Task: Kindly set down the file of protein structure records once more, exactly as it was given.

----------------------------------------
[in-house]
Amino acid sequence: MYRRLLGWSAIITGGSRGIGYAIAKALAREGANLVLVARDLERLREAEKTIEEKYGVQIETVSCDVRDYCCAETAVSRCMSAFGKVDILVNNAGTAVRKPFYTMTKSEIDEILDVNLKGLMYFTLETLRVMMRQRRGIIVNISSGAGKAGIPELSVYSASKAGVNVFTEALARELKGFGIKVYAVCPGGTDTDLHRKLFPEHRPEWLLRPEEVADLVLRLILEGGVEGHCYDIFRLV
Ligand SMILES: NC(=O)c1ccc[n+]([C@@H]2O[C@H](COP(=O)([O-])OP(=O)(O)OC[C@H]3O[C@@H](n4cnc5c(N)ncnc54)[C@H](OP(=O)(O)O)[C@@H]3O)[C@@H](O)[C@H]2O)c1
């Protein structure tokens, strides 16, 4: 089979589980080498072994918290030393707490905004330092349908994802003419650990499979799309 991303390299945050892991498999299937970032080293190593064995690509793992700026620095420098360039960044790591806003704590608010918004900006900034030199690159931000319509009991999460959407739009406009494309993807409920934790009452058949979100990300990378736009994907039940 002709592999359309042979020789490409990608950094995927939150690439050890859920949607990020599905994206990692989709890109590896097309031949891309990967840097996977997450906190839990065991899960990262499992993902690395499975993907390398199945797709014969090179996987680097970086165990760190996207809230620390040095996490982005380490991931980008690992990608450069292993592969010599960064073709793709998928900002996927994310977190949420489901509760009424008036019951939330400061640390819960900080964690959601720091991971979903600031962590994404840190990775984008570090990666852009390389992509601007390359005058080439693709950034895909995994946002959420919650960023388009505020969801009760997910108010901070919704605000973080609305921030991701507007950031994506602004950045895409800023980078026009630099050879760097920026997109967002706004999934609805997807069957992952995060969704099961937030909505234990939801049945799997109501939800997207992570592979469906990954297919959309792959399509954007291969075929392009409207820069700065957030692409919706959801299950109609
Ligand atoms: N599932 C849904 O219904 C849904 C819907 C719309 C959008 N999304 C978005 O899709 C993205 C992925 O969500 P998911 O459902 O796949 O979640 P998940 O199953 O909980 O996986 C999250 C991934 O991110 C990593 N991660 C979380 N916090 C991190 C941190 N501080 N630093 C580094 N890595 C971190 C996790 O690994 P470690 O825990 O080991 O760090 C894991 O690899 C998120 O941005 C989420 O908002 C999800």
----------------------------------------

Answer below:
[in-house]
Amino acid sequence: MYRRLLGWSAIITGGSRGIGYAIAKALAREGANLVLVARDLERLREAEKTIEEKYGVQIETVSCDVRDYCCAETAVSRCMSAFGKVDILVNNAGTAVRKPFYTMTKSEIDEILDVNLKGLMYFTLETLRVMMRQRRGIIVNISSGAGKAGIPELSVYSASKAGVNVFTEALARELKGFGIKVYAVCPGGTDTDLHRKLFPEHRPEWLLRPEEVADLVLRLILEGGVEGHCYDIFRLV
Ligand SMILES: NC(=O)c1ccc[n+]([C@@H]2O[C@H](COP(=O)([O-])OP(=O)(O)OC[C@H]3O[C@@H](n4cnc5c(N)ncnc54)[C@H](OP(=O)(O)O)[C@@H]3O)[C@@H](O)[C@H]2O)c1
């Protein structure tokens, strides 16, 4: 089979589980080498072994918290030393707490905004330092349908994802003419650990499979799309 991303390299945050892991498999299937970032080293190593064995690509793992700026620095420098360039960044790591806003704590608010918004900006900034030199690159931000319509009991999460959407739009406009494309993807409920934790009452058949979100990300990378736009994907039940 002709592999359309042979020789490409990608950094995927939150690439050890859920949607990020599905994206990692989709890109590896097309031949891309990967840097996977997450906190839990065991899960990262499992993902690395499975993907390398199945797709014969090179996987680097970086165990760190996207809230620390040095996490982005380490991931980008690992990608450069292993592969010599960064073709793709998928900002996927994310977190949420489901509760009424008036019951939330400061640390819960900080964690959601720091991971979903600031962590994404840190990775984008570090990666852009390389992509601007390359005058080439693709950034895909995994946002959420919650960023388009505020969801009760997910108010901070919704605000973080609305921030991701507007950031994506602004950045895409800023980078026009630099050879760097920026997109967002706004999934609805997807069957992952995060969704099961937030909505234990939801049945799997109501939800997207992570592979469906990954297919959309792959399509954007291969075929392009409207820069700065957030692409919706959801299950109609
Ligand atoms: N599932 C849904 O219904 C849904 C819907 C719309 C959008 N999304 C978005 O899709 C993205 C992925 O969500 P998911 O459902 O796949 O979640 P998940 O199953 O909980 O996986 C999250 C991934 O991110 C990593 N991660 C979380 N916090 C991190 C941190 N501080 N630093 C580094 N890595 C971190 C996790 O690994 P470690 O825990 O080991 O760090 C894991 O690899 C998120 O941005 C989420 O908002 C999800």